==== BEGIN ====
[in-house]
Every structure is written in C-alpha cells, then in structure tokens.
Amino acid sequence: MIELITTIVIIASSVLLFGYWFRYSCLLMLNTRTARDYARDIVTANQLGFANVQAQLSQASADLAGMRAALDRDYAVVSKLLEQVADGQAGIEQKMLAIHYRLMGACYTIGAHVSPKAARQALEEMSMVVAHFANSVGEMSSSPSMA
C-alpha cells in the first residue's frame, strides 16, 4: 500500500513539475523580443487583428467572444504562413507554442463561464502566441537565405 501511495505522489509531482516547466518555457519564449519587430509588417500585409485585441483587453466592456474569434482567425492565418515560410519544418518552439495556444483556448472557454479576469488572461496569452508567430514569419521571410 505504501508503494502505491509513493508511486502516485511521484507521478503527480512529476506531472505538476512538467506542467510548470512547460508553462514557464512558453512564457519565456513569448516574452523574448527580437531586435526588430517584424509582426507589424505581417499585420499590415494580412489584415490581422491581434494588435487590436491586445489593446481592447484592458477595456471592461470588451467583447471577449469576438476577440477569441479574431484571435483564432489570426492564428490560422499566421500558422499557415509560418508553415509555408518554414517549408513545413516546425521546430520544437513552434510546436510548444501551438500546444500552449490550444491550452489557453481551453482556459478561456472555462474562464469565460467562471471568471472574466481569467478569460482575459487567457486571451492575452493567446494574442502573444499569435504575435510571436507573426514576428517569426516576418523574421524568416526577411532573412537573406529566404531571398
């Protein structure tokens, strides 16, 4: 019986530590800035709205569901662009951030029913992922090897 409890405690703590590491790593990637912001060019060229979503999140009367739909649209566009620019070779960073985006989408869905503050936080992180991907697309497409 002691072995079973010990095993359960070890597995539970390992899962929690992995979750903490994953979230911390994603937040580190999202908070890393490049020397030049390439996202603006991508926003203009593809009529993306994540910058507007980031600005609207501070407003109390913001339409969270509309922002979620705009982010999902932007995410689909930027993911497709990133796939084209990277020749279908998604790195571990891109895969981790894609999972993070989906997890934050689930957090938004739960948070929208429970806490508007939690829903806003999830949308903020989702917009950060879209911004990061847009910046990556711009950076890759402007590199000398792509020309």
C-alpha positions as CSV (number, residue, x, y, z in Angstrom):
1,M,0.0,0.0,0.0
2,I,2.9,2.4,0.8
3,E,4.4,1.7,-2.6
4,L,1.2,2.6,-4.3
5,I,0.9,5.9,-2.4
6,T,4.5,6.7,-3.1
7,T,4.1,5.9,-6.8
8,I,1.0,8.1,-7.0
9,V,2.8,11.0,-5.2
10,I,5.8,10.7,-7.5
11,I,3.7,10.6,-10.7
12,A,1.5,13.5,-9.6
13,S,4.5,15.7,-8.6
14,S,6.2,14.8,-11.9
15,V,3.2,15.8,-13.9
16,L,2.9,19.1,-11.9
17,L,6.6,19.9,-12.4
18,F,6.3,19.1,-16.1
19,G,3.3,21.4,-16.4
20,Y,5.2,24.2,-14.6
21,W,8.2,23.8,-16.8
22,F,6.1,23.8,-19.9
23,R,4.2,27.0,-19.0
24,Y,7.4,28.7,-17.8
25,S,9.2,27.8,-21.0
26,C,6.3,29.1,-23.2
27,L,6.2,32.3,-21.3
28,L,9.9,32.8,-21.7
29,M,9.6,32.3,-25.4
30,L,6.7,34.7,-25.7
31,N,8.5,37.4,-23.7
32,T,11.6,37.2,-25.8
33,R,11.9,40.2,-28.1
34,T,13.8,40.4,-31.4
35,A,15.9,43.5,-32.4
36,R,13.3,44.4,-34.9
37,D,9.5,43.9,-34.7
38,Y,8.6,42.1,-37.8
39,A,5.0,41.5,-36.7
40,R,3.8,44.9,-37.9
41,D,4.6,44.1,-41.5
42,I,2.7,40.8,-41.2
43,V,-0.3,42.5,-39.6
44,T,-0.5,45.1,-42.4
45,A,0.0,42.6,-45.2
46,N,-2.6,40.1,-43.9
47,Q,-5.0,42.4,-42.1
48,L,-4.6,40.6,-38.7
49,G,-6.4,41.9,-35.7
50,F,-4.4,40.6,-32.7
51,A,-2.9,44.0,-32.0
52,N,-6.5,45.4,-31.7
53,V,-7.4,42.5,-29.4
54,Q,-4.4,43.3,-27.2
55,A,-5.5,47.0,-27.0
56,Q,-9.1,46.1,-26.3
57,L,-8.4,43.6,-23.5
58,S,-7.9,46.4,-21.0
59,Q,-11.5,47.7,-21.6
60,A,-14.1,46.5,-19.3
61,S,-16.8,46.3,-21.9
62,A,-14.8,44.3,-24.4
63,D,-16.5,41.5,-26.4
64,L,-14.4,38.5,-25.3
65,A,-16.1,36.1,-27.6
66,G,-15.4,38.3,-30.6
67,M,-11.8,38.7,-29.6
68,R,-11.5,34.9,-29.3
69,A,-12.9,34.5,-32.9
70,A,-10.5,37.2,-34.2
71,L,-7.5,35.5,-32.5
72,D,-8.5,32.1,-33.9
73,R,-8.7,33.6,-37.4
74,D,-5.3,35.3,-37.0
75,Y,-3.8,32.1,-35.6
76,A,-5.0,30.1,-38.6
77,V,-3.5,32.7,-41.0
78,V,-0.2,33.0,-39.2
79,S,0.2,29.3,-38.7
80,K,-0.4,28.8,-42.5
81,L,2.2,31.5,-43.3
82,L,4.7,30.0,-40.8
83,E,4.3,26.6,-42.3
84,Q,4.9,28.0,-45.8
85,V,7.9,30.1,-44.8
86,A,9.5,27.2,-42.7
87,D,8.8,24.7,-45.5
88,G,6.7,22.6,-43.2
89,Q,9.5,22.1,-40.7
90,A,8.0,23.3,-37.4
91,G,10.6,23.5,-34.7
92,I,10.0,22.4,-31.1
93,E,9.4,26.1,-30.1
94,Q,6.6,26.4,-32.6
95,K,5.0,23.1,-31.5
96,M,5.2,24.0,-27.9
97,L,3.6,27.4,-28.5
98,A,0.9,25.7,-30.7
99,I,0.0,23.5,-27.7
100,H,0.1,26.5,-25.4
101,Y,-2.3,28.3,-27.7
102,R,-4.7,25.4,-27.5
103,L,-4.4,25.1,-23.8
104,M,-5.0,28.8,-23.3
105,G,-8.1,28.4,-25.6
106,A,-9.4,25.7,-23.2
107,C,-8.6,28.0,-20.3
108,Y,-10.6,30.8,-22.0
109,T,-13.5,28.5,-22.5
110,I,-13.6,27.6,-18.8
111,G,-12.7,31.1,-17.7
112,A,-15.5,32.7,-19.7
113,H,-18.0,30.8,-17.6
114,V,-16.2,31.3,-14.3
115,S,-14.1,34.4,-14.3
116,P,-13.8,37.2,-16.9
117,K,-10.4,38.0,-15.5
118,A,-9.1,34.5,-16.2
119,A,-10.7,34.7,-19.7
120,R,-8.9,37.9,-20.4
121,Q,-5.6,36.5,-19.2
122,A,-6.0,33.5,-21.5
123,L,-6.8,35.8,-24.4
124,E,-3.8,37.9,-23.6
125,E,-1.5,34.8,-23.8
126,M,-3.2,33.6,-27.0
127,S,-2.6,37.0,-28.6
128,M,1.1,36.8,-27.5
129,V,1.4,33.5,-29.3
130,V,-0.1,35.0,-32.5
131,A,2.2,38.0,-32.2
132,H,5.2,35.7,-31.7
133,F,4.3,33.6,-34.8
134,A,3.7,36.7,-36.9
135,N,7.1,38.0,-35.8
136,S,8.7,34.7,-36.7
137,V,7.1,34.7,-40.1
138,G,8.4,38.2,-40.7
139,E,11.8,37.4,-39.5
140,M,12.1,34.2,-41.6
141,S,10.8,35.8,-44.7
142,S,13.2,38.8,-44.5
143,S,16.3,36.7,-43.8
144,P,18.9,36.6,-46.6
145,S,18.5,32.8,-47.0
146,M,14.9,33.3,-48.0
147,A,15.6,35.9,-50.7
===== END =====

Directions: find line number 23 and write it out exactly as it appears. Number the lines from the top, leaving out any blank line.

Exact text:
17,L,6.6,19.9,-12.4